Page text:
I’m seeing a lot of problems with Apple's 10.11.3 update. If you’ve already installed the 10.11.3 update and everything seems fine, consider yourself lucky; if you haven’t installed it, play it safe and don’t install it. I've never seen a more problematic update. UPDATE: the 10.11.4 update is out and I've seen zero problems with it. Read "Should I Update My Mac to 10.11.4" for more info. UPDATE #2: now we're at 10.11.5. It too has no problems. See my article about how to install 10.11.5 the pro way. (Join the mailing list and get notices like this in your email. Just click the big blue button.) You’re probably wondering what’s so bad about the 10.11.3 update. Well, nothing— unless you’d call a Mac that won’t start something to be concerned about! When things go wrong with 10.11.3, they go wrong very quietly-- the update appears to install, and then the Mac restarts, which is totally normal— but then it doesn’t finish restarting. It gets about 75% of the way through the startup and stops. Turning the Mac off and on again doesn’t help. Repairing the disk after starting from the Recovery Disk sometimes helps; reinstalling the system sometimes helps; waiting a really long time sometimes helps. In my case, I had to reinstall the system, and then delete my own user from the system, and then restore my user from a Time Machine backup. It took a long time. See below. If you simply must be 100% up-to-date, and can’t bear to be on 10.11.2, give yourself the best chance possible by installing 10.11.3 via the 10.11.3 Combo Update, the way the big boys do (except when the big boys are lazy and complacent, as I was when I updated using Apple’s automatic Software Update last week.) [jpshare] Combo Updates include everything needed to take you from the base system to the current version. In this case, it means it has everything needed to take you from 10.11.0 to 10.11.3. The automatic update only contains what’s necessary to go from 10.11.2 to 10.11.3. Installing stuff that you already have (such as the stuff that got you to 10.11.0 to 10.11.2) might seem like a waste of time but in my experience, it never makes things worse. In a way, with Combo Updates you’re refreshing the system, and that’s good. Combo Updates are always available but never via the automatic Software Update mechanism. Instead, you have to search for them on Apple’s site. I’ve done the work for you here— use my Big Blue Button. Personally, in the case of 10.11.3 I wouldn’t even do the Combo Update. I’d wait for 10.11.4. In addition to my own misadventure with it, I’ve seen three Macs with the same won’t-start-all-the-way symptom, and I’ve read about another one (Adam Engst’s, he of the TidBITS newsletter fame). That’s more trouble than I’ve seen for any Apple update in 25 years of helping people with their Macs. Do yourself a favor and steer clear of…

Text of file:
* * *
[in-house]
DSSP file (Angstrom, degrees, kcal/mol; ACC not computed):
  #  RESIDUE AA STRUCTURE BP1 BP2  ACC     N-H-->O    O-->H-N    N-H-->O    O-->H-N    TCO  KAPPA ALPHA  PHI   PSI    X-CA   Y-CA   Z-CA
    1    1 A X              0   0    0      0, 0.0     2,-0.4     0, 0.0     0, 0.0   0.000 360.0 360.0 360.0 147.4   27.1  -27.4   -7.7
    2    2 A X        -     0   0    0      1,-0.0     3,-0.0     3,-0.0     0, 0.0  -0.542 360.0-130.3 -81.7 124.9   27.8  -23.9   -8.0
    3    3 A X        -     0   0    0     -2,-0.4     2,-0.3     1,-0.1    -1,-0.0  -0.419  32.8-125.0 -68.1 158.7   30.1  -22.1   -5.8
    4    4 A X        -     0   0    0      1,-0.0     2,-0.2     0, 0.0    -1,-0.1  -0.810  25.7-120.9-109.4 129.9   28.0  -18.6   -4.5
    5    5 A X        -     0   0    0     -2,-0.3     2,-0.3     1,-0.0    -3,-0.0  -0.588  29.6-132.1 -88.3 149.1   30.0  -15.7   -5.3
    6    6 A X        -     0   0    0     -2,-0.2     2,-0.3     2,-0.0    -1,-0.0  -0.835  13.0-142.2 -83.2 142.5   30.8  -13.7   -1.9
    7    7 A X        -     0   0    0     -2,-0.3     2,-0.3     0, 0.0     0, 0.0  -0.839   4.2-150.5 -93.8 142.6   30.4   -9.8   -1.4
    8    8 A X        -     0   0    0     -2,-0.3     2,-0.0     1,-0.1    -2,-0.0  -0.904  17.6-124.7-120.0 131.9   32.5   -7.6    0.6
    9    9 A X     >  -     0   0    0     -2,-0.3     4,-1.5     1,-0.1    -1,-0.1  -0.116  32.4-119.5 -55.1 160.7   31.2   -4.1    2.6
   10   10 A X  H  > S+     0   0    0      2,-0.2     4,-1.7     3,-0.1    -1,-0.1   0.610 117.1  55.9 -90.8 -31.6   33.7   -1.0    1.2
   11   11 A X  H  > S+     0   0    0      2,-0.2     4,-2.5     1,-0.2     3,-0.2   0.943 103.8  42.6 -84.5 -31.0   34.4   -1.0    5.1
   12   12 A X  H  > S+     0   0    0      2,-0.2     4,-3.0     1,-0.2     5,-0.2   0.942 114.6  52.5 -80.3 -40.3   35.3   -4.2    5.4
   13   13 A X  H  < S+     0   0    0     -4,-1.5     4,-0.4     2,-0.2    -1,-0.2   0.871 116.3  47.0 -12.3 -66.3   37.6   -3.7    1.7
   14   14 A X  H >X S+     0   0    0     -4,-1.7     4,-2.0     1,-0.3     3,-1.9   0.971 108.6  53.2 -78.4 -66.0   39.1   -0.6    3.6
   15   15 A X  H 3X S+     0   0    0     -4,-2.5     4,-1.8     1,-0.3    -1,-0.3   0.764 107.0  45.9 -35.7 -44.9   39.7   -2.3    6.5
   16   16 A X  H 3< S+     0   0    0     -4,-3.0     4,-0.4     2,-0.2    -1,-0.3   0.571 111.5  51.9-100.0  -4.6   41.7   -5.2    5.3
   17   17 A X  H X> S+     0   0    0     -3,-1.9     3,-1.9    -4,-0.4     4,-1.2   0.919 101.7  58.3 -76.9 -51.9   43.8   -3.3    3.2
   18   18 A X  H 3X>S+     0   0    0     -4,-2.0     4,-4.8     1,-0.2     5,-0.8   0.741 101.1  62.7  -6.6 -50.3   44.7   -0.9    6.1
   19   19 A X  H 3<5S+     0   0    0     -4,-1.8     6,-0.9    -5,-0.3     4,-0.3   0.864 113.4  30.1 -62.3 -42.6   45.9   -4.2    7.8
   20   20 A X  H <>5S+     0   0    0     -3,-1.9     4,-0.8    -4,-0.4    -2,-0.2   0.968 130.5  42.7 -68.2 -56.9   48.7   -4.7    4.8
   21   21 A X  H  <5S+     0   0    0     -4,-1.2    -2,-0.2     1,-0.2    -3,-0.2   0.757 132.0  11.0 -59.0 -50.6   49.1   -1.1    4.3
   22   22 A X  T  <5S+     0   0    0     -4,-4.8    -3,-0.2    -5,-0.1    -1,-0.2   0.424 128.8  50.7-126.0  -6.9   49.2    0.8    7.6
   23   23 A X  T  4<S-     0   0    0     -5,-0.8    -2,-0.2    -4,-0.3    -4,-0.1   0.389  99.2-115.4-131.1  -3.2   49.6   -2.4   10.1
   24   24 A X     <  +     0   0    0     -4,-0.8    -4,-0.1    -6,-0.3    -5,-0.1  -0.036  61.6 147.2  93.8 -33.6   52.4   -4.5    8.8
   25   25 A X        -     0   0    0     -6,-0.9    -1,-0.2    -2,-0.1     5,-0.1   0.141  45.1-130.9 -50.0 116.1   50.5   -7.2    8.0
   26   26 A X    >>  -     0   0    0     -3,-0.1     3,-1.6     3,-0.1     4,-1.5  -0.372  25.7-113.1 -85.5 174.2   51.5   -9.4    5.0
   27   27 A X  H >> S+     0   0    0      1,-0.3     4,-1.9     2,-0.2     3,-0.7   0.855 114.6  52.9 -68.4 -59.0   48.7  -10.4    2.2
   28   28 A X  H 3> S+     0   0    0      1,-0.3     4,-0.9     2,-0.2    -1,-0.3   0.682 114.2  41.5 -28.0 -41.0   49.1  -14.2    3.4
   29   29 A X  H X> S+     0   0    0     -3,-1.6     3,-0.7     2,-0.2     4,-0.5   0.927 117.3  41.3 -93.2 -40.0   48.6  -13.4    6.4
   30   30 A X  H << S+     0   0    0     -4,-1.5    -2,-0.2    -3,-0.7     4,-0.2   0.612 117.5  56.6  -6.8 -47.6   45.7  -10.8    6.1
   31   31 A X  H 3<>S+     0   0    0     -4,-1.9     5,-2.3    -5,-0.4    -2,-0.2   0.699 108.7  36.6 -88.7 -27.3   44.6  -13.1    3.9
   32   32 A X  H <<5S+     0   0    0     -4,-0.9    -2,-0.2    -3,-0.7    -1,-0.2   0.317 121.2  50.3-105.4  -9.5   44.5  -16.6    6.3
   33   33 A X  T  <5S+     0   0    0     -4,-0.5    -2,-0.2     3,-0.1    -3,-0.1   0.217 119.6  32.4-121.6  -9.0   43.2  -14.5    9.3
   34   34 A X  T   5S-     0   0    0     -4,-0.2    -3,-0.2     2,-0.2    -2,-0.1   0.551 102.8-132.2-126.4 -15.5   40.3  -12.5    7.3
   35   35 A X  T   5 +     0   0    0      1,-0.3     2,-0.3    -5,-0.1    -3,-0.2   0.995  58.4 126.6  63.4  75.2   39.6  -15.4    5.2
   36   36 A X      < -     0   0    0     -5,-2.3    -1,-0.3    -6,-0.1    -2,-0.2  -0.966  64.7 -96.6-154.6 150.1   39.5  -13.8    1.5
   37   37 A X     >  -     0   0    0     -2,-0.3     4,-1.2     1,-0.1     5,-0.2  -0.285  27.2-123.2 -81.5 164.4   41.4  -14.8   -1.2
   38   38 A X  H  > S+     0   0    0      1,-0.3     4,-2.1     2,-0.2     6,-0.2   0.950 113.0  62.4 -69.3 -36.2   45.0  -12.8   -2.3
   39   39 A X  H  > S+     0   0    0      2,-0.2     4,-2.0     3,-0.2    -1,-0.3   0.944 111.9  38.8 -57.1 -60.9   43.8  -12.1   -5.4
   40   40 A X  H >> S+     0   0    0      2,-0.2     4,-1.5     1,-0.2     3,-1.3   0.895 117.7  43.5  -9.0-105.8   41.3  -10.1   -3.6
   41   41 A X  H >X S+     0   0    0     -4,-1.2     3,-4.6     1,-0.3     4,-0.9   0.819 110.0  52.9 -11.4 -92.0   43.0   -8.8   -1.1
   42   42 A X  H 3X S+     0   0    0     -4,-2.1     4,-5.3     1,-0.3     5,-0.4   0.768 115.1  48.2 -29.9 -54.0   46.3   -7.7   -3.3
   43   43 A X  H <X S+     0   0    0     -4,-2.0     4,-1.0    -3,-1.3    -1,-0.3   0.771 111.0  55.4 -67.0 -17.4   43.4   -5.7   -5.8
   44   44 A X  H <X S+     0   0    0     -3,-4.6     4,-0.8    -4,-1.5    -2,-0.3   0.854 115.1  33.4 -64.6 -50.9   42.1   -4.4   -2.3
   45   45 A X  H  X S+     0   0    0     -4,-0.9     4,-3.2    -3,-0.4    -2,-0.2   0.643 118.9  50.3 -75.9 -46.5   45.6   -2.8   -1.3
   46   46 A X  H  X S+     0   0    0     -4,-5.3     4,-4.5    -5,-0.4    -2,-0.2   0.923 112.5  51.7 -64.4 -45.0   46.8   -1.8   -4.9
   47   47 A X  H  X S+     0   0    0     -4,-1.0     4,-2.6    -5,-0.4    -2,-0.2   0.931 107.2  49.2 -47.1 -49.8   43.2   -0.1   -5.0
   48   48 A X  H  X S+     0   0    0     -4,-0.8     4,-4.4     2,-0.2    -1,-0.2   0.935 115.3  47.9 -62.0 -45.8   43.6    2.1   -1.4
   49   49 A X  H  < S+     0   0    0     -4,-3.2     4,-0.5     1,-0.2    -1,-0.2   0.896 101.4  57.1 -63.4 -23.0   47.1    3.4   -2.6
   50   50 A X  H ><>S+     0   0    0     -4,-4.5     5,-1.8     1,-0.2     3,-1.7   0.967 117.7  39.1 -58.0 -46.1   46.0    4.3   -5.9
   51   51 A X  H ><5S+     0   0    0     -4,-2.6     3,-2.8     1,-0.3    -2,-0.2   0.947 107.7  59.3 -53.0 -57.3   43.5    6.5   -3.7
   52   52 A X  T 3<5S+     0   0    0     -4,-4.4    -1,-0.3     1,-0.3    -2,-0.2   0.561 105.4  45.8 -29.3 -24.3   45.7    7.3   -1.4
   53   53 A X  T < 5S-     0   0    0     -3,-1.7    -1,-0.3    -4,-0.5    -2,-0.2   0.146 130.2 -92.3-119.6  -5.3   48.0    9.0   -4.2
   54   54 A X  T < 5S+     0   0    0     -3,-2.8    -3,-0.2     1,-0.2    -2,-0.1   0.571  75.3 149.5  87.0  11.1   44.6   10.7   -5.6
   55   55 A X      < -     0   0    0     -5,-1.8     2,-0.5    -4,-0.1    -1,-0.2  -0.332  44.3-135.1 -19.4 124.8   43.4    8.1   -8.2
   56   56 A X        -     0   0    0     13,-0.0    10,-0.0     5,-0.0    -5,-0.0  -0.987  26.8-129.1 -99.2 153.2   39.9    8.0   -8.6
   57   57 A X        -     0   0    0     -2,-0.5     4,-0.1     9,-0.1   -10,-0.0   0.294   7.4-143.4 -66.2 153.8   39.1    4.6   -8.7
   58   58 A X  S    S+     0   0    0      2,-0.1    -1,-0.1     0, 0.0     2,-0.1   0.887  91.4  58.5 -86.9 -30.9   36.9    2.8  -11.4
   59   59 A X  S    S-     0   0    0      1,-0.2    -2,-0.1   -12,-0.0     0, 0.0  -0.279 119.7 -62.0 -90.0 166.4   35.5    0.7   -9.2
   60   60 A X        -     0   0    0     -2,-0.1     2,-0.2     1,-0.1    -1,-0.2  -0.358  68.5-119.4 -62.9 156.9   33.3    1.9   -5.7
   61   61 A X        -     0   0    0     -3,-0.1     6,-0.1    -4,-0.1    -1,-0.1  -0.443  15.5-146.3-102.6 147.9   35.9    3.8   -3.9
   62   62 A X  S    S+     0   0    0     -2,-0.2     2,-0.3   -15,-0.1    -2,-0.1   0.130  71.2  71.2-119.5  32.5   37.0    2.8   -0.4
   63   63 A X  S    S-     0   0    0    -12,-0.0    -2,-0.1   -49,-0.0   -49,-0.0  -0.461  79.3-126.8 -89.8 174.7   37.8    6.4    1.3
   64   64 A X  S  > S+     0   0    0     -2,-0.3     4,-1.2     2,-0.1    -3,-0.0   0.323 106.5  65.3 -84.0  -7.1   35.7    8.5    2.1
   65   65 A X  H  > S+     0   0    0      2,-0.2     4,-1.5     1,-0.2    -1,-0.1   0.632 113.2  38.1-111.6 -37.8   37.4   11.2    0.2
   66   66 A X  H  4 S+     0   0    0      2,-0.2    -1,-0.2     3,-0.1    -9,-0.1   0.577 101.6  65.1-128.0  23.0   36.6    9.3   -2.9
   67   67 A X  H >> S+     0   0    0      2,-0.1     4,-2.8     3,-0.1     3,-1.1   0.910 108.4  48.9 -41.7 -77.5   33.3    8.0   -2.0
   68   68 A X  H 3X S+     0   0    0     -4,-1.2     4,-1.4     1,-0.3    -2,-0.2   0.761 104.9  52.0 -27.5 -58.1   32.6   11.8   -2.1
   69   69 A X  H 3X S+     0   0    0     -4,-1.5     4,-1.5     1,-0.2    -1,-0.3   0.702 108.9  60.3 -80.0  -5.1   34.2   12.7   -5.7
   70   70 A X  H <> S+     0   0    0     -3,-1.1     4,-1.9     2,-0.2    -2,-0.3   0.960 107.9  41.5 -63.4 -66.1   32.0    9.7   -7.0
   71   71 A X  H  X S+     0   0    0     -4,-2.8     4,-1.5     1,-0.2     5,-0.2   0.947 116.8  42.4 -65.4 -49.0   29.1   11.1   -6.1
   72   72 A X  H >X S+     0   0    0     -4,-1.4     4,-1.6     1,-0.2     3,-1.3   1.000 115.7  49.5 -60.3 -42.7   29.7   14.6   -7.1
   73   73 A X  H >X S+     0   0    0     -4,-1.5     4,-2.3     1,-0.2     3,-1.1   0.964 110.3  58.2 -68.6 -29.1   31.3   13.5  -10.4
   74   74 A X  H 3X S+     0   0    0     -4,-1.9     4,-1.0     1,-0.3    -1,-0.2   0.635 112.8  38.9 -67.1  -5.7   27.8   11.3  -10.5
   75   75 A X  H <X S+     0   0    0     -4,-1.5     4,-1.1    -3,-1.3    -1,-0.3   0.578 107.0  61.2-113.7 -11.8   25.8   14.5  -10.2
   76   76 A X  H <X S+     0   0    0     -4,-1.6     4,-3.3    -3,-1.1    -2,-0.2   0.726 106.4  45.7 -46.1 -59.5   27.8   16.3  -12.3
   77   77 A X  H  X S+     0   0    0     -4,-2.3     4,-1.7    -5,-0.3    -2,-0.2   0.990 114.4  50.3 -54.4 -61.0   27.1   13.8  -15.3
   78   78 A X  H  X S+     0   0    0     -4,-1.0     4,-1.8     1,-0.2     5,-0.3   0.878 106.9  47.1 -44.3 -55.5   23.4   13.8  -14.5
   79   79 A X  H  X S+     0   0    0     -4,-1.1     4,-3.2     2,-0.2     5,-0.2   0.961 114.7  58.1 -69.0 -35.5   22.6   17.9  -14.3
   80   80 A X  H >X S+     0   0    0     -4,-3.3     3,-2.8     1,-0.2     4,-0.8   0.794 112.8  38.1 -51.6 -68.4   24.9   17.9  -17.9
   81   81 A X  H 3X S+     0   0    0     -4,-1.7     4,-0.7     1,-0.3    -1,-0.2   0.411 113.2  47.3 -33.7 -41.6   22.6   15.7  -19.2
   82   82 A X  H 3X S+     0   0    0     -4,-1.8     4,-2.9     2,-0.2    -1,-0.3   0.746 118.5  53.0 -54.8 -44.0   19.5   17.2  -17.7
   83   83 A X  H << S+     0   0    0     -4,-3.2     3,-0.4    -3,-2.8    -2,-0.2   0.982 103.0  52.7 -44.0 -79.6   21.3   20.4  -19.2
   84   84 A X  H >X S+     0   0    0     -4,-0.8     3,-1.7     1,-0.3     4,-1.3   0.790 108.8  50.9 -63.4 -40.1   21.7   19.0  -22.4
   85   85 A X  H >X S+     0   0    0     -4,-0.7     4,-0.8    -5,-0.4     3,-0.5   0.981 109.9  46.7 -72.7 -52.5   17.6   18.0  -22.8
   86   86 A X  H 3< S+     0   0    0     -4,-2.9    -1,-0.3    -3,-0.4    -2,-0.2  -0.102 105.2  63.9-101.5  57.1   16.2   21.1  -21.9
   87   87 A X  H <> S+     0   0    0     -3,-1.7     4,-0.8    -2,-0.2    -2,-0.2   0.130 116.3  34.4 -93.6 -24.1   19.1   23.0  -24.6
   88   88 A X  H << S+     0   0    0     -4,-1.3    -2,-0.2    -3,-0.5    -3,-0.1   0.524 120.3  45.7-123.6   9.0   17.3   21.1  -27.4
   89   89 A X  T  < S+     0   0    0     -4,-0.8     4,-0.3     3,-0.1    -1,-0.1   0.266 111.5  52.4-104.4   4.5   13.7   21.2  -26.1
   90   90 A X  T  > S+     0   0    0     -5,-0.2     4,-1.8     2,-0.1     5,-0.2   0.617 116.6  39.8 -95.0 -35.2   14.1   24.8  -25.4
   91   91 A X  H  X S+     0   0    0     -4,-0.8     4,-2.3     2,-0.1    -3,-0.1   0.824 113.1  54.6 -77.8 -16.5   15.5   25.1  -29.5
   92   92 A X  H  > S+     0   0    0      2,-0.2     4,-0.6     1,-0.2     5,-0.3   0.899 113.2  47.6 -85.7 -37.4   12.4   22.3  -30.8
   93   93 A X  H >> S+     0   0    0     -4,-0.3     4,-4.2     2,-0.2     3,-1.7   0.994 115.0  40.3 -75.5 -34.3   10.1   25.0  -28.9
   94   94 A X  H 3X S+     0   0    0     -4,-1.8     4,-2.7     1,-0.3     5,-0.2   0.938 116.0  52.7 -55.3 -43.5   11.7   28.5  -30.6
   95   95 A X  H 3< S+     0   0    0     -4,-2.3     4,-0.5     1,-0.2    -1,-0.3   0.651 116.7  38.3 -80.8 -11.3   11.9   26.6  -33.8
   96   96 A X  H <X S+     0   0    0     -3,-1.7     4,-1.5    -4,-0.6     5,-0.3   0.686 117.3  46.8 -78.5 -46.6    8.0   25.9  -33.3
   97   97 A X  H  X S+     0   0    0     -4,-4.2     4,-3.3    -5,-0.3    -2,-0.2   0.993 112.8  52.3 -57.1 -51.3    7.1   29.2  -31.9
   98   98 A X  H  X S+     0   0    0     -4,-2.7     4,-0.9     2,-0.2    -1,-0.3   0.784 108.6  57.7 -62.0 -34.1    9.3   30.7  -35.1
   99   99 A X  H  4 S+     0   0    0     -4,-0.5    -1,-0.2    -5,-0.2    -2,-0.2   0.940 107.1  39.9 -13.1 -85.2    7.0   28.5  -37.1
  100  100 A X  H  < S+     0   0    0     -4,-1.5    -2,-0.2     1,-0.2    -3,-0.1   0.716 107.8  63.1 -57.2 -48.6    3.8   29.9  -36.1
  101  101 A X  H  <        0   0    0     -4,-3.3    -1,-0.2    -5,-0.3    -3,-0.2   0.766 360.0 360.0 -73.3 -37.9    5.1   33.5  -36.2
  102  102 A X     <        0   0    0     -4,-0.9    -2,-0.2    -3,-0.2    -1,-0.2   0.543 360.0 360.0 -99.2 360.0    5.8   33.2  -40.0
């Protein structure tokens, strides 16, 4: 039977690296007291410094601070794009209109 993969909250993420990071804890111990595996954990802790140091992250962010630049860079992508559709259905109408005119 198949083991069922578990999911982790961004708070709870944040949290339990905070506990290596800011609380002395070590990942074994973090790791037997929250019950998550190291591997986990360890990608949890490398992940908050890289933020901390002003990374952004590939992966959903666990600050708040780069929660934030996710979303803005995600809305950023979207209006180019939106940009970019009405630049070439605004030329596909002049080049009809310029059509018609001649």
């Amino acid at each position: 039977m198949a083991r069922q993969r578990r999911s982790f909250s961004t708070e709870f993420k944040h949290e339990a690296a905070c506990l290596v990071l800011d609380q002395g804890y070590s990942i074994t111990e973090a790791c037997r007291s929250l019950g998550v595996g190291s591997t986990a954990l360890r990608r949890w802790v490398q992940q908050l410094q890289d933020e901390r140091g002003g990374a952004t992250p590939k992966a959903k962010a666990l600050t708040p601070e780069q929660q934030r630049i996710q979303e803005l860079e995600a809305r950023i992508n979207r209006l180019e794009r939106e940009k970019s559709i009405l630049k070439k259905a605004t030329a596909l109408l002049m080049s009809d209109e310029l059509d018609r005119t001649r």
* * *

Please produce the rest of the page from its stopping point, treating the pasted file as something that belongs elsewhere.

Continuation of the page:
(updated May 27, 2016)

iPhone and iPad Productivity Apps 50% off at the App Store

Hot on the heels of the Mac App Store's 50% off sale on Productivity Apps, Apple's put iPhone and iPad productivity apps on sale too. Choose from: Things: (to-do list/project organizer-- syncs with Mac version) Clear: (another to-do list organizer-- simpler than Things, syncs with Mac version) PCalc: (advanced calculator) ... and several more. This is your chance to get productive on the cheap. Click the big blue button and explore.
(updated January 24, 2016)

Mac Productivity Apps 50% off at the App Store

UPDATE: the sale is over. But, the apps are still great. Check them out and if you don't get them now, put them on your wish list. Apple is discounting productivity apps by 50% for a limited time. Apps include: 1Password (best password manager-- syncs with iOS counterpart) Magnet (tiles windows on your screen-- neaten things up!) Things (to-do list/project organizer-- syncs with iOS counterpart) Clear (simple to-do list manager-- syncs with iOS counterpart) ... and many more. This is your chance to get organized for cheap. Make it your late-January resolution. Click the big blue button and explore.